The New Law of Corporate Restructuring in Malaysia: Analysis of the Concept of Scheme of Creditors' Arrangements in Corporate Insolvency Proceeding

The New Law of Corporate Restructuring in Malaysia: Analysis of the Concept of Scheme of Creditors' Arrangements in Corporate Insolvency Proceeding

Aishah Bidin (National University of Malaysia, Malaysia) and Nordin Hussin (National University of Malaysia, Malaysia)
DOI: 10.4018/978-1-5225-5541-4.ch008


The passing of the Malaysian Companies Bill 2015, which replaced the Companies Act 1965, marks the most comprehensive legislative change in Malaysia's corporate law in 50 years. The Companies Act 2016 makes some significant changes to Malaysia's corporate insolvency regime, as it introduces two new insolvency processes: judicial management and corporate voluntary administration. It also modifies the existing law relating to schemes of arrangement. The objective of this chapter is to study and evaluate the legislative position in United Kingdom, Australia, and Malaysia with regard to the scheme of creditors' arrangement. The introduction of the judicial management mechanisms is a move towards bringing Malaysia's insolvency laws up to the same international standards as many other countries in the region. It also discusses on the strength and limitation of the mechanism as opposed to the concept of judicial management.
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An Overview of the Corporate Restructuring in Malaysia

The underlying philosophy of Malaysian insolvency law has been described as combining the elements of distributive, rehabilitative and penal philosophies (Rabindra, n.d.). The main objectives of corporate insolvency law of Malaysia are as follows: (1) to provide for rehabilitation where possible; (2) to ensure the preservation and ranking of secured creditors’ rights and equal treatment of all other creditors where a company cannot be saved; and (3) to punish delinquent officers who have contributed to the insolvency. In the case of personal bankruptcy, on their discharge, the bankrupt is freed from all debts provable in bankruptcy and is also released from many civil liabilities attached to him or her as a bankrupt.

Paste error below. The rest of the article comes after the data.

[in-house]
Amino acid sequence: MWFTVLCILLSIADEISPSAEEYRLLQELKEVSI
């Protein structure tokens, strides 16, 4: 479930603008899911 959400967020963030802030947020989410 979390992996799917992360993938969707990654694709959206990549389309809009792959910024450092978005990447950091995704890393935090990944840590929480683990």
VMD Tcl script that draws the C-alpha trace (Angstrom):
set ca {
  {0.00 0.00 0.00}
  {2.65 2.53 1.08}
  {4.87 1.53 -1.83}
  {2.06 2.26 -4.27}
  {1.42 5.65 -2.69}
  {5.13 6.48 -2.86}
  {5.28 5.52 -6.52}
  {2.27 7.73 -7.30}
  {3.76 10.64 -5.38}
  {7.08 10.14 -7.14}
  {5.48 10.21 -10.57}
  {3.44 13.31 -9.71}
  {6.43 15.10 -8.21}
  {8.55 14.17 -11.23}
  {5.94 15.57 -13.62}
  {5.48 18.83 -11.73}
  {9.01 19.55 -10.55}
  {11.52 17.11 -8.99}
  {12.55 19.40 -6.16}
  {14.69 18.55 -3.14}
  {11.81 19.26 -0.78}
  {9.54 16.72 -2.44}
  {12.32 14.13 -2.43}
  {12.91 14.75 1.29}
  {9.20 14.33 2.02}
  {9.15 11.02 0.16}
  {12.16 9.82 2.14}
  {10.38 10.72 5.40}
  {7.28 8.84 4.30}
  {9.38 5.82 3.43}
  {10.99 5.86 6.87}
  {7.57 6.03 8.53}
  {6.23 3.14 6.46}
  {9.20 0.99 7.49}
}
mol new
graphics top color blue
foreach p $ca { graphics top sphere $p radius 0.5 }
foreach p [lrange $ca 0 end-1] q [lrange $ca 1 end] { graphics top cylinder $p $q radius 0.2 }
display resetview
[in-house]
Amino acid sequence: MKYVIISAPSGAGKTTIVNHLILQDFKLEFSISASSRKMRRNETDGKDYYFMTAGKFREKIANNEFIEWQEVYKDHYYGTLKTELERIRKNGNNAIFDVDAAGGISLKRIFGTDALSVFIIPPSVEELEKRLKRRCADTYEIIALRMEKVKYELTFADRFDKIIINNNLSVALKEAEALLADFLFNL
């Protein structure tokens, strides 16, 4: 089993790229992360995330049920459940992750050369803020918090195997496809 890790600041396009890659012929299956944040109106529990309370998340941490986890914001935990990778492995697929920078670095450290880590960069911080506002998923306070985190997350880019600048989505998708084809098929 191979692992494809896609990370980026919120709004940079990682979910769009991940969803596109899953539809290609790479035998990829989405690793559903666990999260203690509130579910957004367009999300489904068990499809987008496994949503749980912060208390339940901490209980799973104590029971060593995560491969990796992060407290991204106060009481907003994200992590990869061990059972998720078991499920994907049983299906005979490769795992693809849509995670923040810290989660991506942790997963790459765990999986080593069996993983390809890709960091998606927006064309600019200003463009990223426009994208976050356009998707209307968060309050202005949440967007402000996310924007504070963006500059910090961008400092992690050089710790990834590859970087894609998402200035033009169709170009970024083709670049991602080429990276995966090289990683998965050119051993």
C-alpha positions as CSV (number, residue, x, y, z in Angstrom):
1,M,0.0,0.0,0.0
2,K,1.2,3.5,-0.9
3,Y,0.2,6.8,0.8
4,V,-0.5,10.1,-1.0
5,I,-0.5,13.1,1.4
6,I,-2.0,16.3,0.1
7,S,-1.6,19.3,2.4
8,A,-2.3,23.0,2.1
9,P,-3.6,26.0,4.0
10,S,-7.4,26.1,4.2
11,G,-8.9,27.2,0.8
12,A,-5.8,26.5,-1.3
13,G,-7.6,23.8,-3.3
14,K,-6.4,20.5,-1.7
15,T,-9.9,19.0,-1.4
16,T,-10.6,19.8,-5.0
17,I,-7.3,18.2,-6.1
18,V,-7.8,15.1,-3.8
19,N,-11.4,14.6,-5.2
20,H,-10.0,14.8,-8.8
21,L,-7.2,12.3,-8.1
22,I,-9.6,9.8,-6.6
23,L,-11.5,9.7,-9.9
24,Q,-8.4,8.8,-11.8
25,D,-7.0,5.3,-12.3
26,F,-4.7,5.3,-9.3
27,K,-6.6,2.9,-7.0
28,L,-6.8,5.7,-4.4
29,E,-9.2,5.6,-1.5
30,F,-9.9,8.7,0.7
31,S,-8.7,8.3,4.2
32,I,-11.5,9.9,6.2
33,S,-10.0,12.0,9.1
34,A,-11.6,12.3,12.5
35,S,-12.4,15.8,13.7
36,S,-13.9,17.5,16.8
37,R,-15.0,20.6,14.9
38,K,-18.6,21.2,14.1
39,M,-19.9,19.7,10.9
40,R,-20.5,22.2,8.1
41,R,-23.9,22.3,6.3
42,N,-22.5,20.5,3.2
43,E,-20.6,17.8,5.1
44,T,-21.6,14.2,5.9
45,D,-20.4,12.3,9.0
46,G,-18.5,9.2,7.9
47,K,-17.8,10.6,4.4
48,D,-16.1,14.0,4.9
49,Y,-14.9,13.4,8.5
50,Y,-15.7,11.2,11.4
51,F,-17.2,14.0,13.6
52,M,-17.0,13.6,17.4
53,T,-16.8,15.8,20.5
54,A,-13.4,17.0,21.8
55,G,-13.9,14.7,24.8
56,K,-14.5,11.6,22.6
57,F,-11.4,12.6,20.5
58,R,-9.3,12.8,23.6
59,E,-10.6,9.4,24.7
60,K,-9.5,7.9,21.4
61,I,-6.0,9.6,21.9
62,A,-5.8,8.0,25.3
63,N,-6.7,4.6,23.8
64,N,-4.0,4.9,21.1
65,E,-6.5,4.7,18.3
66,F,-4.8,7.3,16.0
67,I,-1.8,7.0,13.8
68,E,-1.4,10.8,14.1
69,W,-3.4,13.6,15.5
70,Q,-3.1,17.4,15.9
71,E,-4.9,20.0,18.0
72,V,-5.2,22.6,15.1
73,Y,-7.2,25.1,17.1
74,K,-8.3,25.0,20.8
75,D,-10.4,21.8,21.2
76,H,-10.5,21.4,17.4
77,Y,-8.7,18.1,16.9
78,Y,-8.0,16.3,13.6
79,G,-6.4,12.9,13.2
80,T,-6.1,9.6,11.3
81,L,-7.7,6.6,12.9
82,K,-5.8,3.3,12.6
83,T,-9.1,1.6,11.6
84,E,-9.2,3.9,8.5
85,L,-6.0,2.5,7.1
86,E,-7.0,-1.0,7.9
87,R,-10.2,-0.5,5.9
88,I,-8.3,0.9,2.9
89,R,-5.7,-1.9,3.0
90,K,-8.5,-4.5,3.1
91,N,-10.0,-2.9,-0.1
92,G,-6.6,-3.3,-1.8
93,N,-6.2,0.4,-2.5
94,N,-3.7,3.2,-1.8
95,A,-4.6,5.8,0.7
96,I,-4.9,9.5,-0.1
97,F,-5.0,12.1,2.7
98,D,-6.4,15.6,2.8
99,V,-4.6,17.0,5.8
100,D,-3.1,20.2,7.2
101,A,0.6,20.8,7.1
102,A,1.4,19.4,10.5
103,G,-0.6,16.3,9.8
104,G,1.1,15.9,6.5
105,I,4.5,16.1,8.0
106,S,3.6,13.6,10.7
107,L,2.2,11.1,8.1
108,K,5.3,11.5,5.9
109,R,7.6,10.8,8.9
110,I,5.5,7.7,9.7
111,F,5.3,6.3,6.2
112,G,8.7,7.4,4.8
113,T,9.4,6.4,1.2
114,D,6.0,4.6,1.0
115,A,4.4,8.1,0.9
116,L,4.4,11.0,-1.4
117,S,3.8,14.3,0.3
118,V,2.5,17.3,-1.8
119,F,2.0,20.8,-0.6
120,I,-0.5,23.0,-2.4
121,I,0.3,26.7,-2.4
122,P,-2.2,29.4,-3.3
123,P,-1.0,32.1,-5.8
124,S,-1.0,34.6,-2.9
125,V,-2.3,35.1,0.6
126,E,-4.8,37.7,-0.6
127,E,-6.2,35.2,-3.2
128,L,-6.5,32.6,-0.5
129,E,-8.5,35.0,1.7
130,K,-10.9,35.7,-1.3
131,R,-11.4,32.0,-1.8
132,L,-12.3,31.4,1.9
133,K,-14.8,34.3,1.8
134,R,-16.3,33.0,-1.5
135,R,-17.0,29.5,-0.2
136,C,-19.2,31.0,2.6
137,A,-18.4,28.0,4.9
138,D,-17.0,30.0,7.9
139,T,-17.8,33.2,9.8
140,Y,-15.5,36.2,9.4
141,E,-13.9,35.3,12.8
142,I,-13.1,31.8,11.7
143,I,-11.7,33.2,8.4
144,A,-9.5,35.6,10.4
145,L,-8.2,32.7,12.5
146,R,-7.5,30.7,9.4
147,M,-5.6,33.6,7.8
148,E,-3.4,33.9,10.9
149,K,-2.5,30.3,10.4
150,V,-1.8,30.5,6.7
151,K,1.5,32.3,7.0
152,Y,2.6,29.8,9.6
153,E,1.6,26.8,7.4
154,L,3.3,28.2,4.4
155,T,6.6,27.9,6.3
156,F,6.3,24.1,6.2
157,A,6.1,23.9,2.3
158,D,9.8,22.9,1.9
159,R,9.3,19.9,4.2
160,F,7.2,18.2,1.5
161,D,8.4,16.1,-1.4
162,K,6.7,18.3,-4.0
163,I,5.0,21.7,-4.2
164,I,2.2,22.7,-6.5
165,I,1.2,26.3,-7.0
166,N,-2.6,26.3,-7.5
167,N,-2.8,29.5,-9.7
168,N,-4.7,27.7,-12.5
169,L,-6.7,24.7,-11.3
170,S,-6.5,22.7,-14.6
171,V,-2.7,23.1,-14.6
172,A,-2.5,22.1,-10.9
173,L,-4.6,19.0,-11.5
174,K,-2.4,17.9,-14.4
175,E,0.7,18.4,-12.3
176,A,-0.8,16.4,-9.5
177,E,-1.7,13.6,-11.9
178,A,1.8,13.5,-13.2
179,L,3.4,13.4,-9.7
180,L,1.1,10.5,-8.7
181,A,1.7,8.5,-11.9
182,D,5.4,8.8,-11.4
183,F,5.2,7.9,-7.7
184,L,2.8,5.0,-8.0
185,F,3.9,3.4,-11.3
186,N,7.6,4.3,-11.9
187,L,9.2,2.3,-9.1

In practice, however, insolvency law has been described as having a bias towards the interests of creditors. Insolvency law in Malaysia is designed to help creditors enforce their rights, recover their debts and protect their interests. Malaysia primarily has a creditor focused system. There are, however, indications of growing dissatisfaction with Malaysia’s pro-creditor laws. In particular, there have been repeated calls for the introduction of an equivalent to the US Chapter 11 rescue procedures. Bankruptcy and Insolvency law in Malaysia has been developed through the interaction and interdependence of case law that originated in England and Australia. Legislation dealing with personal bankruptcy consists of the Malaysian Bankruptcy Act 1967 and the Bankruptcy Rules 1969. They are modelled on English bankruptcy law. Similarly, the core company legislation in Malaysia, that is, the Companies Act 1965, is modelled on the English Companies Act 1948 and the Australian Uniform Companies Act 1961. Principles of common law that comprise English and Australian insolvency law are reflected in the Malaysian insolvency regime. In view of this historical relationship, English and Australian judicial pronouncements on the interpretation of company legislation are still highly persuasive in interpreting Malaysia company law, even though there is increasing divergence in Australian and English judicial attitudes to corporate governance (Arjunan, 1995).